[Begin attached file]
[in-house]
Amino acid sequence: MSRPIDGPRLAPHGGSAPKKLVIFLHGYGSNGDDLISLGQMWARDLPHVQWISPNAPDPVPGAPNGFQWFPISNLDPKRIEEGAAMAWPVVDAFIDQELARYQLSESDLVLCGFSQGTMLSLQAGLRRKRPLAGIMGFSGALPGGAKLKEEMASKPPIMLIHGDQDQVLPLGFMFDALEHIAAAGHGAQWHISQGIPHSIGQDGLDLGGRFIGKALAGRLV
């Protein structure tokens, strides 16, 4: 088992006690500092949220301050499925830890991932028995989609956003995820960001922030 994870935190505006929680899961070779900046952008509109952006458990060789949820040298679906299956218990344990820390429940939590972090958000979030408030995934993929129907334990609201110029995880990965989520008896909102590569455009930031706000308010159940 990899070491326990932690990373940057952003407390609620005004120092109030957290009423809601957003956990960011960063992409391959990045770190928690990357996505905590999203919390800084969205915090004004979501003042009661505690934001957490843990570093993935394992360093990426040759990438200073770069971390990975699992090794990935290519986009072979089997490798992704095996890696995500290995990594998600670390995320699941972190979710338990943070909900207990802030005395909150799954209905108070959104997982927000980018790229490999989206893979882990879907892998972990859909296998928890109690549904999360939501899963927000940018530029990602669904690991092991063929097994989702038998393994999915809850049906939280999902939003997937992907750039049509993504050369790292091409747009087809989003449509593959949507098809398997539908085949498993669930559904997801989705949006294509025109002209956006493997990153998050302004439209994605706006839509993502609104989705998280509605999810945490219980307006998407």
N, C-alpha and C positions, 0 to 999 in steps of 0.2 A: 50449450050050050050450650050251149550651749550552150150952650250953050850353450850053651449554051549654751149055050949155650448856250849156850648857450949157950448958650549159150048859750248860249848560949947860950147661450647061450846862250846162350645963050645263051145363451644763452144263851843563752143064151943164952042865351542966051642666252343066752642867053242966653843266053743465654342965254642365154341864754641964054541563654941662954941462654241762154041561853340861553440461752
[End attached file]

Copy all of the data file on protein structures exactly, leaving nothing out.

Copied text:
[in-house]
Amino acid sequence: MSRPIDGPRLAPHGGSAPKKLVIFLHGYGSNGDDLISLGQMWARDLPHVQWISPNAPDPVPGAPNGFQWFPISNLDPKRIEEGAAMAWPVVDAFIDQELARYQLSESDLVLCGFSQGTMLSLQAGLRRKRPLAGIMGFSGALPGGAKLKEEMASKPPIMLIHGDQDQVLPLGFMFDALEHIAAAGHGAQWHISQGIPHSIGQDGLDLGGRFIGKALAGRLV
């Protein structure tokens, strides 16, 4: 088992006690500092949220301050499925830890991932028995989609956003995820960001922030 994870935190505006929680899961070779900046952008509109952006458990060789949820040298679906299956218990344990820390429940939590972090958000979030408030995934993929129907334990609201110029995880990965989520008896909102590569455009930031706000308010159940 990899070491326990932690990373940057952003407390609620005004120092109030957290009423809601957003956990960011960063992409391959990045770190928690990357996505905590999203919390800084969205915090004004979501003042009661505690934001957490843990570093993935394992360093990426040759990438200073770069971390990975699992090794990935290519986009072979089997490798992704095996890696995500290995990594998600670390995320699941972190979710338990943070909900207990802030005395909150799954209905108070959104997982927000980018790229490999989206893979882990879907892998972990859909296998928890109690549904999360939501899963927000940018530029990602669904690991092991063929097994989702038998393994999915809850049906939280999902939003997937992907750039049509993504050369790292091409747009087809989003449509593959949507098809398997539908085949498993669930559904997801989705949006294509025109002209956006493997990153998050302004439209994605706006839509993502609104989705998280509605999810945490219980307006998407």
N, C-alpha and C positions, 0 to 999 in steps of 0.2 A: 50449450050050050050450650050251149550651749550552150150952650250953050850353450850053651449554051549654751149055050949155650448856250849156850648857450949157950448958650549159150048859750248860249848560949947860950147661450647061450846862250846162350645963050645263051145363451644763452144263851843563752143064151943164952042865351542966051642666252343066752642867053242966653843266053743465654342965254642365154341864754641964054541563654941662954941462654241762154041561853340861553440461752